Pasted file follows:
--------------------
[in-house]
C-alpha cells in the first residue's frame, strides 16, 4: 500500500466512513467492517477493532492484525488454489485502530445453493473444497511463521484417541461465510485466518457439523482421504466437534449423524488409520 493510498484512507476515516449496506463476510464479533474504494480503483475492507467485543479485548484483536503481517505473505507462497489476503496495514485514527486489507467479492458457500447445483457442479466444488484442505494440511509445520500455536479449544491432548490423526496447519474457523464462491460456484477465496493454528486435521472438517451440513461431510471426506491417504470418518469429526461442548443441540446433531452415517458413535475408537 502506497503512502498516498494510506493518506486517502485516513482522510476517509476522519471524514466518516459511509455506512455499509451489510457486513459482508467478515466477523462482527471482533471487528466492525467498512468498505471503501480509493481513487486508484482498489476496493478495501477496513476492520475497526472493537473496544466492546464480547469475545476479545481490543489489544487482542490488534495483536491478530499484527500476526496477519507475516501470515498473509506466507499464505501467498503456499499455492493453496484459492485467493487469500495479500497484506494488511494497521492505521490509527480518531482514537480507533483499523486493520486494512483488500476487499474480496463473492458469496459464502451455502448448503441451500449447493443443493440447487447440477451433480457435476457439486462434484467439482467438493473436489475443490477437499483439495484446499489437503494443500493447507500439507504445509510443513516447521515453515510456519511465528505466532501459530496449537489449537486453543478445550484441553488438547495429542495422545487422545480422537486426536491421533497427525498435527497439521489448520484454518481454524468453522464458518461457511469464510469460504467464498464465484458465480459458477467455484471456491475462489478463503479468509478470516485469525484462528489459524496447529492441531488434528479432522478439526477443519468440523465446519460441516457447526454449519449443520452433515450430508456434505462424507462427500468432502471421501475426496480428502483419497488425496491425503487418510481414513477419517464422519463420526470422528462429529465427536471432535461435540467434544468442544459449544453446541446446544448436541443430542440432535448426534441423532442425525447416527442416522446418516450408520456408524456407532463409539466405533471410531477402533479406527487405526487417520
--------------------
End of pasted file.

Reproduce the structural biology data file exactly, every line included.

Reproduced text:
[in-house]
C-alpha cells in the first residue's frame, strides 16, 4: 500500500466512513467492517477493532492484525488454489485502530445453493473444497511463521484417541461465510485466518457439523482421504466437534449423524488409520 493510498484512507476515516449496506463476510464479533474504494480503483475492507467485543479485548484483536503481517505473505507462497489476503496495514485514527486489507467479492458457500447445483457442479466444488484442505494440511509445520500455536479449544491432548490423526496447519474457523464462491460456484477465496493454528486435521472438517451440513461431510471426506491417504470418518469429526461442548443441540446433531452415517458413535475408537 502506497503512502498516498494510506493518506486517502485516513482522510476517509476522519471524514466518516459511509455506512455499509451489510457486513459482508467478515466477523462482527471482533471487528466492525467498512468498505471503501480509493481513487486508484482498489476496493478495501477496513476492520475497526472493537473496544466492546464480547469475545476479545481490543489489544487482542490488534495483536491478530499484527500476526496477519507475516501470515498473509506466507499464505501467498503456499499455492493453496484459492485467493487469500495479500497484506494488511494497521492505521490509527480518531482514537480507533483499523486493520486494512483488500476487499474480496463473492458469496459464502451455502448448503441451500449447493443443493440447487447440477451433480457435476457439486462434484467439482467438493473436489475443490477437499483439495484446499489437503494443500493447507500439507504445509510443513516447521515453515510456519511465528505466532501459530496449537489449537486453543478445550484441553488438547495429542495422545487422545480422537486426536491421533497427525498435527497439521489448520484454518481454524468453522464458518461457511469464510469460504467464498464465484458465480459458477467455484471456491475462489478463503479468509478470516485469525484462528489459524496447529492441531488434528479432522478439526477443519468440523465446519460441516457447526454449519449443520452433515450430508456434505462424507462427500468432502471421501475426496480428502483419497488425496491425503487418510481414513477419517464422519463420526470422528462429529465427536471432535461435540467434544468442544459449544453446541446446544448436541443430542440432535448426534441423532442425525447416527442416522446418516450408520456408524456407532463409539466405533471410531477402533479406527487405526487417520